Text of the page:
The second issue is that, for the family to continue, Isaac needs to marry. What follows is a beautiful chapter (Genesis 24) on the provision of God to bring two people together. While it’s never explicitly mentioned that God does anything in this chapter the reader is meant to have a clear sense that God is behind this in every step, from Abraham’s insistence that God will send an angel ahead of the servant, to the servant’s prayer and answer to prayer, to the moment that Isaac and Rachel meet and it’s clearly love at first sight. The lesson that we got from Abraham sacrificing Isaac in Genesis 23 is now all the more clear here in Genesis 24. God provides.
Finally, through Genesis 24, we see this smooth transition from Abraham to Isaac. It is Abraham who first sends his servant off to find a wife. This servant sees Abraham as his master (Genesis 24:9) But by the end Rebekah points to Isaac and asks who he is and the servant replies “He is my master” (Genesis 24:65). It is as though Abraham has slowly stepped off stage and then Isaac steps forward. The new head of the family and main character of our story (even if it’s very briefly).
This psalm fits into the category of lament psalm, specifically a prayer of someone innocent, who has been accused of something false. I hope by now you can see how many of the psalms are lament psalms.
It is attributed to King David, about a time he was wrestling with the accusations of a man named Cush from the tribe of Benjamin. While there is no specific mention of Cush elsewhere in the Bible, this is not surprising. Saul and his family were from the tribe of Benjamin, and so there would be many from that tribe that believed David had unfairly stolen the crown. We see examples of this in 2 Samuel 16:5 and 2 Samuel 20:1.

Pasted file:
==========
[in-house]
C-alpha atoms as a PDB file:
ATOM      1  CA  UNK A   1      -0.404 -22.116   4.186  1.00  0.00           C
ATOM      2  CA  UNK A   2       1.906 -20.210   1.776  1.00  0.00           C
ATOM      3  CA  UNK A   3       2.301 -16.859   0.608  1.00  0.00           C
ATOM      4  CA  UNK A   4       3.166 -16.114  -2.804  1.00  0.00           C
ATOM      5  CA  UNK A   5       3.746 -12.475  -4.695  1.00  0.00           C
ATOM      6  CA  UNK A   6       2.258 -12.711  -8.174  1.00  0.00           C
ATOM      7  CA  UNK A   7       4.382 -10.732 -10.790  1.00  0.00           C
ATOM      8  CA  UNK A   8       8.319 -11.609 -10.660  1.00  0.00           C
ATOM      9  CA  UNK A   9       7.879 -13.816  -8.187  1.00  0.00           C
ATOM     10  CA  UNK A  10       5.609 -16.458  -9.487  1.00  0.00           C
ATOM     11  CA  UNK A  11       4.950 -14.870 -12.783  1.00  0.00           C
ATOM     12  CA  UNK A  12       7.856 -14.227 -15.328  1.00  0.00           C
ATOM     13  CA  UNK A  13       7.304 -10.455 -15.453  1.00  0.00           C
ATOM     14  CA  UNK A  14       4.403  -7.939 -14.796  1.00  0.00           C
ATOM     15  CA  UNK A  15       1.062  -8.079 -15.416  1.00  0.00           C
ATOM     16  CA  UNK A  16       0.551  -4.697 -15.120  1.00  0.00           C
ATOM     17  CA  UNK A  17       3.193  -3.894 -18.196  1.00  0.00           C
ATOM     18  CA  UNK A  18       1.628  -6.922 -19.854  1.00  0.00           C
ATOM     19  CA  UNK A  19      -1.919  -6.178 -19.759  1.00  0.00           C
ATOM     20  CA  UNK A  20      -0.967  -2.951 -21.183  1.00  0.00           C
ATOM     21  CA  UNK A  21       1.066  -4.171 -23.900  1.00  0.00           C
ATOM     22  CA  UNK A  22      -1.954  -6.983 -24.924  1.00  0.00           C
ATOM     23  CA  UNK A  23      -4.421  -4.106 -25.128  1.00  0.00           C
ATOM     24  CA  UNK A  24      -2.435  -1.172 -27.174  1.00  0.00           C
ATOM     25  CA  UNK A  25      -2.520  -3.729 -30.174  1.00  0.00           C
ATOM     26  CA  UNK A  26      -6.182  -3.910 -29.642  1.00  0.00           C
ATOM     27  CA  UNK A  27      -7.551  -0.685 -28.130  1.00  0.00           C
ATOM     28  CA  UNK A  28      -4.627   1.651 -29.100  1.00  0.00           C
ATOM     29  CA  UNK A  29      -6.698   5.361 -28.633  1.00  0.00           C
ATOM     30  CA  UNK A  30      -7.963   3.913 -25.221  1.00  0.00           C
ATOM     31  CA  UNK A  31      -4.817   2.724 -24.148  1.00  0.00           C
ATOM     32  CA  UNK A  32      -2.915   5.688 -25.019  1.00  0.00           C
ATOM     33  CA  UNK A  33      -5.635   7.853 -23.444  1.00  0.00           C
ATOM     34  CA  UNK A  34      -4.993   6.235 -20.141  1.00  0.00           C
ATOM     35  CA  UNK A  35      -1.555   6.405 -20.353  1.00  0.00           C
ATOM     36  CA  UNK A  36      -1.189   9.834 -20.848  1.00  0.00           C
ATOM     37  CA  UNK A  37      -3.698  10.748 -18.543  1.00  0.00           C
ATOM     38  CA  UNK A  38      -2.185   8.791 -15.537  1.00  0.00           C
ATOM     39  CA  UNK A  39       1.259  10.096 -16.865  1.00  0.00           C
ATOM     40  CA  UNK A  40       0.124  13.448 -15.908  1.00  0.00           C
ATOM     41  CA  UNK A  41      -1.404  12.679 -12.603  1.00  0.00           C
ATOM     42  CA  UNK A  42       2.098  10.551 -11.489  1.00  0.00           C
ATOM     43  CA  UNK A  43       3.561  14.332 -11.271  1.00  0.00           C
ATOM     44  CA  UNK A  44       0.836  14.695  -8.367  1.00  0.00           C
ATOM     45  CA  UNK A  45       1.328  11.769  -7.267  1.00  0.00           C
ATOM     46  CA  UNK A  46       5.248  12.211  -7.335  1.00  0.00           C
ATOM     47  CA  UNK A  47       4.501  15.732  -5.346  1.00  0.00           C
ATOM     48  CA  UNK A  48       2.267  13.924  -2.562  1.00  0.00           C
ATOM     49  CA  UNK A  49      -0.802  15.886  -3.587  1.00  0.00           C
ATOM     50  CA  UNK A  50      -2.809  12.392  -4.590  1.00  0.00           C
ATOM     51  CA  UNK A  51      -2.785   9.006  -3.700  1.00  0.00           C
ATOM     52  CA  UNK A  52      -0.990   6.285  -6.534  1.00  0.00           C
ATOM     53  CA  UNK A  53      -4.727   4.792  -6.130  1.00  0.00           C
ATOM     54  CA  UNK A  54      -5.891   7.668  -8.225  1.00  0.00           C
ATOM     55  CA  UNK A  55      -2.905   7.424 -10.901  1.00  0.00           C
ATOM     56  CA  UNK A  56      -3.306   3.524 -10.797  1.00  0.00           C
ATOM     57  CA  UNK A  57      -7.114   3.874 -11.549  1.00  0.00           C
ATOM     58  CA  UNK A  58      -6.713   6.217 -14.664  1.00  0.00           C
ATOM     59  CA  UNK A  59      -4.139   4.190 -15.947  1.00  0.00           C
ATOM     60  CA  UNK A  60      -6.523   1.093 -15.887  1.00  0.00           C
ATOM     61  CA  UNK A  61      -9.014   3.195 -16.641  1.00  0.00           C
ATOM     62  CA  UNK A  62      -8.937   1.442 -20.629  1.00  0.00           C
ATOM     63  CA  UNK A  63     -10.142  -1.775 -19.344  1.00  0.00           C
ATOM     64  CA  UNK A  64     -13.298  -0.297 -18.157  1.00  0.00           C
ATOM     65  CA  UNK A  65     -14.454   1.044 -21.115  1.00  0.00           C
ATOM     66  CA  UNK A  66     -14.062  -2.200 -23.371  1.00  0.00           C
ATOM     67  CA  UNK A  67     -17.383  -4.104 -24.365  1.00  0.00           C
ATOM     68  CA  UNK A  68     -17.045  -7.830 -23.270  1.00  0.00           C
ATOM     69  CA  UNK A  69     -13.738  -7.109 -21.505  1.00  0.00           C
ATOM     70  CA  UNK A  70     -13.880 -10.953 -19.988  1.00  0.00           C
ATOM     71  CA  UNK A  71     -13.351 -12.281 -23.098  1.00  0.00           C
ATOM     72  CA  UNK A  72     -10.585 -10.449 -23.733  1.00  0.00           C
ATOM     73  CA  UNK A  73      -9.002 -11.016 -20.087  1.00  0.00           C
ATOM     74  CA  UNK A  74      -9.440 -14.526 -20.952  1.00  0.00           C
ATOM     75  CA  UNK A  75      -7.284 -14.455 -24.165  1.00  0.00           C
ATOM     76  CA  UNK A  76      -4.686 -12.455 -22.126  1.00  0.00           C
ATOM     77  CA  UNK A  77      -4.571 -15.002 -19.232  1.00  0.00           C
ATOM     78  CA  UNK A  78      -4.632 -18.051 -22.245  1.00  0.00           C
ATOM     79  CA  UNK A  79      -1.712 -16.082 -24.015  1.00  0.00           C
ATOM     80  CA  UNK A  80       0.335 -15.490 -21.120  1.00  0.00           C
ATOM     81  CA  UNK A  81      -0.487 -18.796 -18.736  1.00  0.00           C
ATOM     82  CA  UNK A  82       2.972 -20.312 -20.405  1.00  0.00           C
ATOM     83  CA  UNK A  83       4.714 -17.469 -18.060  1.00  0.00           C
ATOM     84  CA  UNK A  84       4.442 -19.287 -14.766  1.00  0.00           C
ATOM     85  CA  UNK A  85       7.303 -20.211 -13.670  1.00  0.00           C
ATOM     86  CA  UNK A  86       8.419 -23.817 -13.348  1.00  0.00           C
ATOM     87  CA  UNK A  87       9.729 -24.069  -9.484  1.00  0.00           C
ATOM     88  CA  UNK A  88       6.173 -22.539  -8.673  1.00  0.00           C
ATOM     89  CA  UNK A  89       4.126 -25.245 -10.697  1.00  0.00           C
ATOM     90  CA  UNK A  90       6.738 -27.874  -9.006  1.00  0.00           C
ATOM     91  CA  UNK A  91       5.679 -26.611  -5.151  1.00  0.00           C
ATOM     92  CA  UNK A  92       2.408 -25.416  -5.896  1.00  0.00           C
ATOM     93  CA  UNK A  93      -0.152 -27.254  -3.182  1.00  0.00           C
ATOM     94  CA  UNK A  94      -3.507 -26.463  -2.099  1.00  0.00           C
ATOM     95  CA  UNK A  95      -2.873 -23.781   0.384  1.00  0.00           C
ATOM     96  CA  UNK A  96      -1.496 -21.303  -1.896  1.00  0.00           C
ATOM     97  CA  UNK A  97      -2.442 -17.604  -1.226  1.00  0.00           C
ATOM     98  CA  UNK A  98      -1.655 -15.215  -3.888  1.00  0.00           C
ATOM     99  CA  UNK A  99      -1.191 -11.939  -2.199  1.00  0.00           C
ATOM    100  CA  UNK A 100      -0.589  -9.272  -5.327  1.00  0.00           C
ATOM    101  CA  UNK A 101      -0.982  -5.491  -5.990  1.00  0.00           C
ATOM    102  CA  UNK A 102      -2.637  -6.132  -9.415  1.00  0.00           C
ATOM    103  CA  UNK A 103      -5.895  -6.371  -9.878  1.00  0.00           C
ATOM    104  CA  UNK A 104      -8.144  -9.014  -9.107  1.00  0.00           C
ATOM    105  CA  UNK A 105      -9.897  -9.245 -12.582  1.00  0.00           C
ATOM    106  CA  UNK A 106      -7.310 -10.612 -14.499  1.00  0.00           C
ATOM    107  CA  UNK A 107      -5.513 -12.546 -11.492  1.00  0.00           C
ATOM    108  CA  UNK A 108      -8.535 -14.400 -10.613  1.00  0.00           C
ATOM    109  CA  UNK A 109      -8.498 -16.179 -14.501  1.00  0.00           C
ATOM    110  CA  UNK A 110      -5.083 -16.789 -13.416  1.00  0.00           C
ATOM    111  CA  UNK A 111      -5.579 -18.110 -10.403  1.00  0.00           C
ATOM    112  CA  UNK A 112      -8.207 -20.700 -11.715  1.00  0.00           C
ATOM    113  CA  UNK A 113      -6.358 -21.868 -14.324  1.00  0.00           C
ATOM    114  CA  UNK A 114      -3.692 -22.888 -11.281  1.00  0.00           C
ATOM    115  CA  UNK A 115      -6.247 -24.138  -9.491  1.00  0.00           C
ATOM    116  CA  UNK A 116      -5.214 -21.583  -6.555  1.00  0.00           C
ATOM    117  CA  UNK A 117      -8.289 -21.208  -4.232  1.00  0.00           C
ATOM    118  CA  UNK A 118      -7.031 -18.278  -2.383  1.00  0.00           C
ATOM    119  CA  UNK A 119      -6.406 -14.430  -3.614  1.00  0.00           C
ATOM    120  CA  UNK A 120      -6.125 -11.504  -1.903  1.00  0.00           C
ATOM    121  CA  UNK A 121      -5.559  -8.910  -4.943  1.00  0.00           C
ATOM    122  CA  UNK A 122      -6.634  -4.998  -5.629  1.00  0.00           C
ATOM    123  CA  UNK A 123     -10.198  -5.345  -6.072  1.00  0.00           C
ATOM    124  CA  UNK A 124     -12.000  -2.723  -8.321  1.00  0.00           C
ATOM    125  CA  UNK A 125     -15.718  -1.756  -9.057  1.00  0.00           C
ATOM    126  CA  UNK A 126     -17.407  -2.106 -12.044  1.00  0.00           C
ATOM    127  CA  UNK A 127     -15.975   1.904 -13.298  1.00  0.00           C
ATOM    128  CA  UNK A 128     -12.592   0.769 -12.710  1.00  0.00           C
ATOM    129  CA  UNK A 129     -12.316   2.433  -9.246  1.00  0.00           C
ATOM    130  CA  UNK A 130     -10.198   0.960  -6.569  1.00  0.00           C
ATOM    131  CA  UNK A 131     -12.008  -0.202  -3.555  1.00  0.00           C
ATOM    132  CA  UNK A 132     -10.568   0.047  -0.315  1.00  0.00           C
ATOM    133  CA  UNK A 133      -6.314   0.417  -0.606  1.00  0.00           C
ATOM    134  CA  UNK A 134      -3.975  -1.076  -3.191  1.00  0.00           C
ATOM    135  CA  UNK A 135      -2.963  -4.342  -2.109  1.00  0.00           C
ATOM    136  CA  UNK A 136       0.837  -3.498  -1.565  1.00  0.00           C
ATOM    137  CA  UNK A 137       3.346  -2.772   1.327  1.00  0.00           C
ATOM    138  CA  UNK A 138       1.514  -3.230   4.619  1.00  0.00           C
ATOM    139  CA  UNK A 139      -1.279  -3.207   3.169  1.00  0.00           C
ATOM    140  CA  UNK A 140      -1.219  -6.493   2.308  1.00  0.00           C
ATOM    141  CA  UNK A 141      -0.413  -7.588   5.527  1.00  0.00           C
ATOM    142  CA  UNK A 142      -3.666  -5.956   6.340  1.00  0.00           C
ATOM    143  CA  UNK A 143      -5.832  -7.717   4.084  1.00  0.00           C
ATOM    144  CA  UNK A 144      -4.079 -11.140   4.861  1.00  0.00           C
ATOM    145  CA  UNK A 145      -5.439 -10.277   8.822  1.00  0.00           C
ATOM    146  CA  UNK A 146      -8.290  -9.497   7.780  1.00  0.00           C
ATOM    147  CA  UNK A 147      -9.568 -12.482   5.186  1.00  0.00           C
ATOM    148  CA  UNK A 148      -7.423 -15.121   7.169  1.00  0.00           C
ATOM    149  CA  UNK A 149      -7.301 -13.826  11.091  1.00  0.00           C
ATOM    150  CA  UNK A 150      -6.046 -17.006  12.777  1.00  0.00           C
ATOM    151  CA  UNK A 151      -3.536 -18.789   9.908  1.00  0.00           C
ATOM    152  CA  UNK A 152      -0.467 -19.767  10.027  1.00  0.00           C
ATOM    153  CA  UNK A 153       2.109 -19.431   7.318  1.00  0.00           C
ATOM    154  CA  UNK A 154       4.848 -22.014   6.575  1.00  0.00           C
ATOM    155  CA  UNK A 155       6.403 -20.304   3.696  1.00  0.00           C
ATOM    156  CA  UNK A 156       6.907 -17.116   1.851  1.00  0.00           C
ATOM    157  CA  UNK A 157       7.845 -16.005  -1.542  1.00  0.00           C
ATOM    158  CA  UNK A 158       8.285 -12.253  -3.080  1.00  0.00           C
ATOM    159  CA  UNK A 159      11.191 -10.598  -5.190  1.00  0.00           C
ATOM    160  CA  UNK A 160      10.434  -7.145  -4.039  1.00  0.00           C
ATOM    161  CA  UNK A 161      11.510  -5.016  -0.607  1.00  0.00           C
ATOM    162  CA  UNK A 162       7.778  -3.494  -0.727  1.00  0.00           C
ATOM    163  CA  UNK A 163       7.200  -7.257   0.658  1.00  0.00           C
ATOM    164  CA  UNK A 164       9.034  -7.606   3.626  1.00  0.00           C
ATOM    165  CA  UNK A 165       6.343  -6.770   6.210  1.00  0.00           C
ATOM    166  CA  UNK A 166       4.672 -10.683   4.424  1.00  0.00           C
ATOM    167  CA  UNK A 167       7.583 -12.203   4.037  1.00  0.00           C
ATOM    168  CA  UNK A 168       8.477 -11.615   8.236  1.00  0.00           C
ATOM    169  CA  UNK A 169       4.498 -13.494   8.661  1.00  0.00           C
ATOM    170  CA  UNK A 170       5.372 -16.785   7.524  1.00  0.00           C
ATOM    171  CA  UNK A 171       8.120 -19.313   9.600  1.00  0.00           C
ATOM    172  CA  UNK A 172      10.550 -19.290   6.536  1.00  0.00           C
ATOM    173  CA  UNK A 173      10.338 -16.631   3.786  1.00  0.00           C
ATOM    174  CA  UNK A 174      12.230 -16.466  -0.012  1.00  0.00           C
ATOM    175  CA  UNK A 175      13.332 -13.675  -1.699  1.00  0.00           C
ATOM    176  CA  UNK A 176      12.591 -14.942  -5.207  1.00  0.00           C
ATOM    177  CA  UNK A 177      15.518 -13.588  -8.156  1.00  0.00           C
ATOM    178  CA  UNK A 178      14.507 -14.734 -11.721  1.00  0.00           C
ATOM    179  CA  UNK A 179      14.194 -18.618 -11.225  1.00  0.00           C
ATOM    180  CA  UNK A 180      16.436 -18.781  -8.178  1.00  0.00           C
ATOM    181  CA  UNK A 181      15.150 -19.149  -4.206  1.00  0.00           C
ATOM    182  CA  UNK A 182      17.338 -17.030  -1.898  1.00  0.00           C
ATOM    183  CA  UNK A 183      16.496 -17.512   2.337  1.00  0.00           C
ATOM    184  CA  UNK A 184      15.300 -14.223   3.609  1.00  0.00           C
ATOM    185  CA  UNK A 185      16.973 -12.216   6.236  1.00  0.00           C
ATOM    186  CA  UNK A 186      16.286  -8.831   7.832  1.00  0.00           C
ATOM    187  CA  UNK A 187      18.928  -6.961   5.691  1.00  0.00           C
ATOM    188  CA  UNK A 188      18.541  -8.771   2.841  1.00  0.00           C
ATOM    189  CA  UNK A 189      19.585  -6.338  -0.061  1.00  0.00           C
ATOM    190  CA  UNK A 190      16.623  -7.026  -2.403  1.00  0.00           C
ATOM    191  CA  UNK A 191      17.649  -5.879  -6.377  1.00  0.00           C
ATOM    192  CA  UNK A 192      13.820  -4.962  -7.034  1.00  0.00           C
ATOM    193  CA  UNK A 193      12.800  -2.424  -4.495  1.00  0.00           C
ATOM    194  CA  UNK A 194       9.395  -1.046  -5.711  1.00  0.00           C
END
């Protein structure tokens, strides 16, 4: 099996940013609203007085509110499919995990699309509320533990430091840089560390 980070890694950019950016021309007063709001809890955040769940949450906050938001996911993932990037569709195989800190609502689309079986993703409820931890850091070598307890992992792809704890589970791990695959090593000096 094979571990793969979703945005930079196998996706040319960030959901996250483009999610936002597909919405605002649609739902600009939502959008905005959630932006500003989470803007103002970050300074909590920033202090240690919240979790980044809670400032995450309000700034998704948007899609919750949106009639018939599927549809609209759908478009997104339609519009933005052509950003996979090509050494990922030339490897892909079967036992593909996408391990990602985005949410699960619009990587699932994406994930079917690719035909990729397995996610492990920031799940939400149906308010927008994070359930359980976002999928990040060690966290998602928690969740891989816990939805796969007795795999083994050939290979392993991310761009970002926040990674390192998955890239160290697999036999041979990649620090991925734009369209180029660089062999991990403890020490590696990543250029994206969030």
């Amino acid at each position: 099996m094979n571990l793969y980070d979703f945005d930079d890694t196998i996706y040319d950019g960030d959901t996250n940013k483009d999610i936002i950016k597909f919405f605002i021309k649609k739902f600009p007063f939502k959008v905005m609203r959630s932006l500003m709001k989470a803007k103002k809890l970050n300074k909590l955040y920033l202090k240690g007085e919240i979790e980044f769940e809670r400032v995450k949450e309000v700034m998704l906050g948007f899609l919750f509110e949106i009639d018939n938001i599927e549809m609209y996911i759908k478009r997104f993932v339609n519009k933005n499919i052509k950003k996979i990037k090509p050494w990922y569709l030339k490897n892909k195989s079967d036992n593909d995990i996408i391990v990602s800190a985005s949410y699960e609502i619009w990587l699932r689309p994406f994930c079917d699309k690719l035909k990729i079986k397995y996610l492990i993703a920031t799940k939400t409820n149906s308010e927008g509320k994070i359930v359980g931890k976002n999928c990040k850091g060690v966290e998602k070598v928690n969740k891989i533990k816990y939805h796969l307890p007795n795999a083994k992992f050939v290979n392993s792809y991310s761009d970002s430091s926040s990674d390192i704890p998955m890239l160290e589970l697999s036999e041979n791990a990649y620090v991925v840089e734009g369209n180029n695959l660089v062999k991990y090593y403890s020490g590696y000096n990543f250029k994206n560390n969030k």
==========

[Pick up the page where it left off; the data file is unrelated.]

The structure of the psalm is a chiasm where the passage mirrors itself.
A) Psalm 7:1-2 - Declaration of trust in God
B) Psalm 7:3-7 - Let me be judged for my wickedness
C) Psalm 7:8 - God is my judge
D) Psalm 7:9a - Let the wicked die
D) Psalm 7:9b - Let the righteous be saved
C) Psalm 7:10-11 - God is my judge
B) Psalm 7:12-16 - Let the unrepentant be judged for their wickedness
A) Psalm 7:17 - Declaration of trust in God
Unlike some of the other lament psalms we’ve read so far, this psalm begins with a declaration of trust. From there, the psalmist repents for any wickedness in him. This is important. They don’t want pride to blind them from any truth in these accusations.
When praying to God about a struggle with someone else, it’s always beneficial to first look at yourself and see how you might be contributing to the problem. Jesus raises this point in the gospels (Matthew 7:3; Luke 6:41).
The psalmist recognises God’s authority to judge. If he is wicked or righteous, let God decide. Either way, let the wickedness come to an end.
And then the psalm flips back round. Now that the psalmist has taken time to examine themselves, they bring their trust request to God. Establish the righteous. If after all this God finds the psalmist innocent, then may he save them.
Just as God is a judge who punishes the wicked, he also protects the innocent. Thinking now of his enemies, the psalmist asks God to punish them if they are not repentant like he has been. May they fall to the consequences of their own actions.
And so the psalmist ends, once more declaring his trust in God. He can be praised as both protector of the innocent and judge of the wicked.
Anything you think I've missed? Maybe you've got a question that still needs answering. Send me a message over on my Instagram (@brynjoslin). I'd love to talk it through with you some more.